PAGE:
Posted January 31, 2018 in Featured News

Second United Presbyterian Church in the Pittsburgh area of Wilkinsburg, PA, received a $10,000 DREAM Grant from the Presbyterian Church (U.S.A.) in 2016. DREAM Grants, which stands for Developmental, Risky, Experimental, Adaptive Mission, are the result of funds that have been given to support historic missions of the PCUSA, particularly among racial ethnic and rural populations.

The congregation used the grant to start a program called “Making a Joyful Noise: Music Bridging the Gaps.” The following is a report on the program written by Second United Church Pastor Deb Warren and Clerk of Session Barb Kirk.

Second2This grant has been instrumental in allowing us to put in place and sustain using music as one way of bridging gaps between our church and the community, and between individuals in both the church and community as they have been able to enjoy music together.

The Kids’ Club hired a music director who has taught the more than 30 children who attend to sing in parts and to sing in worship. The parents of these children who are not members of the congregation come to see and hear their children sing.

This music director so enjoyed working with the children that she is volunteering for a second year. The music time is one part of the Kids’ Club that also includes games, a Bible story with discussion and dinner.

The DREAM grant also enabled us to bring in the Simple Gifts folk music group that presented a week-long summer music camp culminating in a community dinner and concert. The final concert included many children who were invited to join in and play a variety of interesting musical instruments used in Appalachia. This event was a joyful and fun experience that brought many of our neighbors into the church space, some for the first time.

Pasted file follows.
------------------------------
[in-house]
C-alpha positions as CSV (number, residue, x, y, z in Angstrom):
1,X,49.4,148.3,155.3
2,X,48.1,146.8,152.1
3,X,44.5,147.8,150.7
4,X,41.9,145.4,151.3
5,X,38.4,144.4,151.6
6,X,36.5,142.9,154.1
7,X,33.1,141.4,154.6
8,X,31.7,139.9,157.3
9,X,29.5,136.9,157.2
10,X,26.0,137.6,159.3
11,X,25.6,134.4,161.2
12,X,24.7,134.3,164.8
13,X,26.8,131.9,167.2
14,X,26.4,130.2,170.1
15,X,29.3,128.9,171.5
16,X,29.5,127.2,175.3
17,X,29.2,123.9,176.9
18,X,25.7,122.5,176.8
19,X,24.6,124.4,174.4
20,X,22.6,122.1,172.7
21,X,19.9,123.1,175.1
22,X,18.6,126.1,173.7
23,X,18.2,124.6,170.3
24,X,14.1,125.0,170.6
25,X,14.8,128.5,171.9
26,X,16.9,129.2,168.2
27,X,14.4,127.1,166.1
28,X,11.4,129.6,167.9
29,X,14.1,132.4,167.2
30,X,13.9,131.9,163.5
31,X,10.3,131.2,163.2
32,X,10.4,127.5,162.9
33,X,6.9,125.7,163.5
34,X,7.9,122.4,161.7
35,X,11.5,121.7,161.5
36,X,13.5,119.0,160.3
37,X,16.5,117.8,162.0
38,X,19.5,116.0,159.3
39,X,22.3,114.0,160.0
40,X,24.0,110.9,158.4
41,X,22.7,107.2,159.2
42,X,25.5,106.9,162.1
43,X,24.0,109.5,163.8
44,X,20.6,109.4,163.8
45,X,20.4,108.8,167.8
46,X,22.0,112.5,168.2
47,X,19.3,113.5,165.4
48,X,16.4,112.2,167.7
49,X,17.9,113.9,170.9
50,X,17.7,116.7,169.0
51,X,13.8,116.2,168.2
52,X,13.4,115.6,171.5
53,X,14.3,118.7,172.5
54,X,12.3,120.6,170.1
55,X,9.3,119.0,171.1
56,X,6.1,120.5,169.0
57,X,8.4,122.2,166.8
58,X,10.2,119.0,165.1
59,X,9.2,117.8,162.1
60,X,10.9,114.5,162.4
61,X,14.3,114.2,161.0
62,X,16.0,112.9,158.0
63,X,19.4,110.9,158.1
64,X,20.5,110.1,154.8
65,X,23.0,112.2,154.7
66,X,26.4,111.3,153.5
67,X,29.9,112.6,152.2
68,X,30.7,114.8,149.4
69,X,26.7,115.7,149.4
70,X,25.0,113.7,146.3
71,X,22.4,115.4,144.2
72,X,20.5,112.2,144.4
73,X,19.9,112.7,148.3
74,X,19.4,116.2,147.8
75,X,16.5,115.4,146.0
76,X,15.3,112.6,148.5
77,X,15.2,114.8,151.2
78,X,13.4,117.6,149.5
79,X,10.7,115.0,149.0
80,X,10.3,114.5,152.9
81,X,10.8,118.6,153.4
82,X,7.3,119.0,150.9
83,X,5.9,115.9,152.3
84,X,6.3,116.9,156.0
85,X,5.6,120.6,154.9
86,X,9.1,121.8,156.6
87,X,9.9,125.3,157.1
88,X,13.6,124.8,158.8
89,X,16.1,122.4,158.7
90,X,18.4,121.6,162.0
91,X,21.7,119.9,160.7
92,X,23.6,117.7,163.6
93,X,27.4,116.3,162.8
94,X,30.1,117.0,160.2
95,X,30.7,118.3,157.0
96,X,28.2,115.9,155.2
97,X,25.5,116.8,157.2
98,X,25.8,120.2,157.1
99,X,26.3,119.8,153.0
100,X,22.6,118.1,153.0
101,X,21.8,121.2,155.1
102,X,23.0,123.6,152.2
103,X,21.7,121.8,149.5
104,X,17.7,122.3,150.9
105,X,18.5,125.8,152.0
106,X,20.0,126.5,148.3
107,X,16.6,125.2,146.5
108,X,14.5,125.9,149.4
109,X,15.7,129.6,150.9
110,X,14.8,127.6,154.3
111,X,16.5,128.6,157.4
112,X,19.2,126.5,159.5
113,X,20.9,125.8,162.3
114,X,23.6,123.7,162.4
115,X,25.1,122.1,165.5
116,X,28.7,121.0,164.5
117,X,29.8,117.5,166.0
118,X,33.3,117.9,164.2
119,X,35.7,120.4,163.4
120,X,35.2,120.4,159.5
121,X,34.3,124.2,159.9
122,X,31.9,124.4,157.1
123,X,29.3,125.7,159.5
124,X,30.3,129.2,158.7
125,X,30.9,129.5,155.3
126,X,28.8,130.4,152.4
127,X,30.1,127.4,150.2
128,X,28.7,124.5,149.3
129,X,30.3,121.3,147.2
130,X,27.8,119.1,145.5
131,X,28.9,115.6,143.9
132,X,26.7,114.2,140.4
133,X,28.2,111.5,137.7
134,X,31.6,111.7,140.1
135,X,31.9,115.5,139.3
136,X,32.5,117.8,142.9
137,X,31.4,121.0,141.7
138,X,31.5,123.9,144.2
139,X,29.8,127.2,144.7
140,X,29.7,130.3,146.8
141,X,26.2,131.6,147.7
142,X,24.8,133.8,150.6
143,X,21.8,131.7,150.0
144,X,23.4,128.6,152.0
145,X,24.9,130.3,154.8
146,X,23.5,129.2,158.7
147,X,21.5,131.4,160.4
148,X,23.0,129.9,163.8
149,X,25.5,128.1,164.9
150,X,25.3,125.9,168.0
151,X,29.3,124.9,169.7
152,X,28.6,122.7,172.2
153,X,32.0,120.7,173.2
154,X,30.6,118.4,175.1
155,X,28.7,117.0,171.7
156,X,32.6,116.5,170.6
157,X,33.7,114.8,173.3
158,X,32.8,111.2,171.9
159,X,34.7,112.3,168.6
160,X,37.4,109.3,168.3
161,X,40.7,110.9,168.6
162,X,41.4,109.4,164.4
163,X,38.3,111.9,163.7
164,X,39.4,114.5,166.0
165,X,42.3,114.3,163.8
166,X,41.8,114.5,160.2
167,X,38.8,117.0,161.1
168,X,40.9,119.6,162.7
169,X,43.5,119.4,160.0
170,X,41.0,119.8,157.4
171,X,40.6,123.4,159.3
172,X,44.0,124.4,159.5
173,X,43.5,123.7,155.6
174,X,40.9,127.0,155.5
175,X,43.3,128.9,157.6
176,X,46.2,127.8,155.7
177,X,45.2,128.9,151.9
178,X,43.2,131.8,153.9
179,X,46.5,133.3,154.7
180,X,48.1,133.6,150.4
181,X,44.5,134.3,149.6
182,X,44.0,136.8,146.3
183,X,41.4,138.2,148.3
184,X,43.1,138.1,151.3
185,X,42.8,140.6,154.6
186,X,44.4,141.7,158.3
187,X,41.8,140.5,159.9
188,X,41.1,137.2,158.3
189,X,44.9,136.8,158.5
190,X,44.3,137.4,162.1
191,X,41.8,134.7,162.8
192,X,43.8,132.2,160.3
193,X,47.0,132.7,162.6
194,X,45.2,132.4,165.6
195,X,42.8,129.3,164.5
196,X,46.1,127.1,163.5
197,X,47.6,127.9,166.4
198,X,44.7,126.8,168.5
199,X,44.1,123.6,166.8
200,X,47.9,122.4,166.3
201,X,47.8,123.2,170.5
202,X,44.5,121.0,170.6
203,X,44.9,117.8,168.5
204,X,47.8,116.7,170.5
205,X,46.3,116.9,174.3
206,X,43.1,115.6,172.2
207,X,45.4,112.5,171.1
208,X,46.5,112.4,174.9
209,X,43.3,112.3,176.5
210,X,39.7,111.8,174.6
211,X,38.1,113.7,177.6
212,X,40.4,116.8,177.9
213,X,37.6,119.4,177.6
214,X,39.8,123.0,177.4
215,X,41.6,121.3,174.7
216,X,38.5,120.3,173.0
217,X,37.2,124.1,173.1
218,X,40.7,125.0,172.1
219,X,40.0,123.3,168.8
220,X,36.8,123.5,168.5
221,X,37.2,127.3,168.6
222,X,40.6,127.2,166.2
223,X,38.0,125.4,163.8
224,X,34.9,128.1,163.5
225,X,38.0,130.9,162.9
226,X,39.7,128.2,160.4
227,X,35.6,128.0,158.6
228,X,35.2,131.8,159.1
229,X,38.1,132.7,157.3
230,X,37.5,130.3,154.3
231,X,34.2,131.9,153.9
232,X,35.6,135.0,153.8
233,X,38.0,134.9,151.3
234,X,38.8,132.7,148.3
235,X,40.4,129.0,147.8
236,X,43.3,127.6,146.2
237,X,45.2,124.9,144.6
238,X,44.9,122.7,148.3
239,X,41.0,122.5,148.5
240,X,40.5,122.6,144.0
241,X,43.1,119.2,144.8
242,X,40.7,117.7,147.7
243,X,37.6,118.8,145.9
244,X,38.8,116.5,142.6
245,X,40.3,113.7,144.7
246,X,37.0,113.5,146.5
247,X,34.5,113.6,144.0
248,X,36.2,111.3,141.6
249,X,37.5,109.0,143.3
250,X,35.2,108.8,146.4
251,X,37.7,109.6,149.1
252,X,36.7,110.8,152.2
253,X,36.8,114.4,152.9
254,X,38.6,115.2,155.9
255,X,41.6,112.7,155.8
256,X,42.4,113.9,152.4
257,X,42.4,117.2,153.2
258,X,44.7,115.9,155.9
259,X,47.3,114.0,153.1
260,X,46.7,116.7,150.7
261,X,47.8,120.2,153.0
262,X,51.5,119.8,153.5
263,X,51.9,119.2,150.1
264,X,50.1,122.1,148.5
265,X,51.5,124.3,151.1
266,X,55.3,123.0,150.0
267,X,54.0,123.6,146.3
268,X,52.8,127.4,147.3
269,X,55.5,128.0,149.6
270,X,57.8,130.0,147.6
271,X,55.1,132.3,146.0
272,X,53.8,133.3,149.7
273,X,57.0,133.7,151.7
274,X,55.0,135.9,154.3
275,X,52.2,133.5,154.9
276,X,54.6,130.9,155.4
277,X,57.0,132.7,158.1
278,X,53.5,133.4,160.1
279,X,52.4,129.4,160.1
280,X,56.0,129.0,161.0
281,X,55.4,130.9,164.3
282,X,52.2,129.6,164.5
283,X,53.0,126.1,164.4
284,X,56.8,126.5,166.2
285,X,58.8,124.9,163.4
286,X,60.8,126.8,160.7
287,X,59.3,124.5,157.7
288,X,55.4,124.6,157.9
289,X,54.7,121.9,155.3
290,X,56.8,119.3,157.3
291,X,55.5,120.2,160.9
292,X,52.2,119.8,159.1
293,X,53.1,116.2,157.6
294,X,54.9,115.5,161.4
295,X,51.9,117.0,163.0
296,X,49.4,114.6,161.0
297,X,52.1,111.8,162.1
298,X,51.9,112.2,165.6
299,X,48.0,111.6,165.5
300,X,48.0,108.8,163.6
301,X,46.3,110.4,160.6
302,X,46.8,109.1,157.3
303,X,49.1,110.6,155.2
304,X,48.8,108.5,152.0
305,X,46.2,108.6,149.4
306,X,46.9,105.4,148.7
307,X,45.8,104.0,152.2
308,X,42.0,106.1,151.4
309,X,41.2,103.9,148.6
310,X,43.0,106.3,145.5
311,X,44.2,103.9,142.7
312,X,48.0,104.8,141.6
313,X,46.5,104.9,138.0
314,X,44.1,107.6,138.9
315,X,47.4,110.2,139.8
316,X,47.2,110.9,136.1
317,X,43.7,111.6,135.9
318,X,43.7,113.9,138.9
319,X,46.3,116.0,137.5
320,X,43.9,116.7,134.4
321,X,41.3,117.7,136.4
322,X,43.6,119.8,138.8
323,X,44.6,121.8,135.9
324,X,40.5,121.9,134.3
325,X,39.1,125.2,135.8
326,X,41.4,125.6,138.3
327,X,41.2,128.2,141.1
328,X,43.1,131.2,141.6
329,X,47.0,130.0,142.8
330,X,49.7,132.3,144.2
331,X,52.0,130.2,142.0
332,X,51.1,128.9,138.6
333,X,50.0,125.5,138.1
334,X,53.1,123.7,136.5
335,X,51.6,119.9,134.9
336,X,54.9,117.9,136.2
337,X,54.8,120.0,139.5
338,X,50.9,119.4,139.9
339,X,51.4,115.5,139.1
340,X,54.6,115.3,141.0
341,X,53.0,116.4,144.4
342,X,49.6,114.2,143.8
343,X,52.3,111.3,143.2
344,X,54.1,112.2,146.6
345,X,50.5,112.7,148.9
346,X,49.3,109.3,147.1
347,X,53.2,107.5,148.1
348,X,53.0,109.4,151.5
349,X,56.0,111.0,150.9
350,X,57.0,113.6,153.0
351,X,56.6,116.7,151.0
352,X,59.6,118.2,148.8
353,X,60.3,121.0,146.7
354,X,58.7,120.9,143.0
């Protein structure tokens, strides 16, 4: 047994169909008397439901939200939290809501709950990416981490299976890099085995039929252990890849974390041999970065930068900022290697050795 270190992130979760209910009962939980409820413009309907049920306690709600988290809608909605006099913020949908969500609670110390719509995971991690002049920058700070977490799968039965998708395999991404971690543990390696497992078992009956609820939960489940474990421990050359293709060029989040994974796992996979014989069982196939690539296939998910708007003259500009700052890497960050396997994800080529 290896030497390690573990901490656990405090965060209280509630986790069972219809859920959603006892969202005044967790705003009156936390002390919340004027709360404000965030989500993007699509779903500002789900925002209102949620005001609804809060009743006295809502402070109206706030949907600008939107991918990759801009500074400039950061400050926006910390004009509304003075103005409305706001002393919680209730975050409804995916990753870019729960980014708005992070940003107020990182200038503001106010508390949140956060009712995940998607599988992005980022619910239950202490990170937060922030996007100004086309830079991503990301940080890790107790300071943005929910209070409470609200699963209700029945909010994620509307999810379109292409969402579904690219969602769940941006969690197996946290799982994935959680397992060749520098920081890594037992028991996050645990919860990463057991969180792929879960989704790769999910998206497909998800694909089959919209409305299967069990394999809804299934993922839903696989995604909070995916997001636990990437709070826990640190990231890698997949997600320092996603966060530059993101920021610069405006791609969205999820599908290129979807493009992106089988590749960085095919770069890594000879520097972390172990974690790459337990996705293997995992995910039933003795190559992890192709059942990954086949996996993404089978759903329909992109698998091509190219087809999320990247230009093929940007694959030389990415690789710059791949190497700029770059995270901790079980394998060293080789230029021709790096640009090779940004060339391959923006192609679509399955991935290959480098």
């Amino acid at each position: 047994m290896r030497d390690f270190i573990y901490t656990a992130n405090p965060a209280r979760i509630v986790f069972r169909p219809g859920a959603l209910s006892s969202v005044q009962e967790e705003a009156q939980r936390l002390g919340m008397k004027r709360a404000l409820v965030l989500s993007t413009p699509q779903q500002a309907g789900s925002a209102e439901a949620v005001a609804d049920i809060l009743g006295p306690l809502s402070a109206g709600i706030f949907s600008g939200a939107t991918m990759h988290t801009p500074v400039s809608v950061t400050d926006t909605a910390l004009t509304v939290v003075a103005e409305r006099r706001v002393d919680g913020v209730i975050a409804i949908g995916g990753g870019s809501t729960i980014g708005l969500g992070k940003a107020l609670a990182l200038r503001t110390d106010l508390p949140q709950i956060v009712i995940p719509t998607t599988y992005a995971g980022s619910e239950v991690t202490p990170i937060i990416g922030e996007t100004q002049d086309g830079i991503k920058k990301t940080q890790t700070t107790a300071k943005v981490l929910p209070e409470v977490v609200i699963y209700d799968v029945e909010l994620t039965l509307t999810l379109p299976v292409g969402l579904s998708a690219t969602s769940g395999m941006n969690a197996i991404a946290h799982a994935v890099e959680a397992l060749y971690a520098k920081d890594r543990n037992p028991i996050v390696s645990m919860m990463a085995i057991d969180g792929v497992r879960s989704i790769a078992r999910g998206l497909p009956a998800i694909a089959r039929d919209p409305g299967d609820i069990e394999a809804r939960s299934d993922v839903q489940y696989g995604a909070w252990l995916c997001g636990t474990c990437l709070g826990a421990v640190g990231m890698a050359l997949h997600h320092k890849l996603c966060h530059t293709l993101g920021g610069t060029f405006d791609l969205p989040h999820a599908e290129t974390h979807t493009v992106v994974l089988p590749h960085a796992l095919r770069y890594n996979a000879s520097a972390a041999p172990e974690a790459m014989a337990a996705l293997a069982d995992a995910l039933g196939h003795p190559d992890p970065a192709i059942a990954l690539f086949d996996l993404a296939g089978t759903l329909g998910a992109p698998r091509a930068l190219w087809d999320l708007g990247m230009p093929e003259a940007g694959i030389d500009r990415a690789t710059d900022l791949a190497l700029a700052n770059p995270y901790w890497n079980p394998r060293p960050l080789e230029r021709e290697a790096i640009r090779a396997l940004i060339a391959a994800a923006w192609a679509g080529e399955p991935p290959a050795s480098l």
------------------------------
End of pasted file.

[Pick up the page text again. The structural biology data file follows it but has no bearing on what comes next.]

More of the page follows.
Second3We also offered “Music in the Park” during the summer months. Under the wide branches of the very old trees on the park next to the church, anyone in the neighborhood who wanted to join in the adult choir to sing various styles of music was welcome to do so.

During their rehearsal, other families and children enjoyed free Sno Cones, played Frisbee golf, horseshoes and corn hole, and just enjoyed getting to know one another with choral music as a pleasant background. We ended the summer with a neighborhood picnic.

The borough where our church is located was so pleased with the community interaction from the “Joyful Noise in the Park” that they joined with us in hosting outdoor summer movie nights.

These events clearly have paved the way to create more interaction in a neighborhood that is experiencing an uplifting change in character as more families are moving in, and readily taking advantage of the opportunities for children and young people to get together for fun, as well as for worship and service. This past week a new Neighborhood Watch group gathered in our building.

We are looking for ongoing creative ways and support to build upon and sustain this promising foundation. Our next project is to remodel our large worship space in order to better suit the worship style of this generation, and to take advantage of a very large space that we need to be able to use.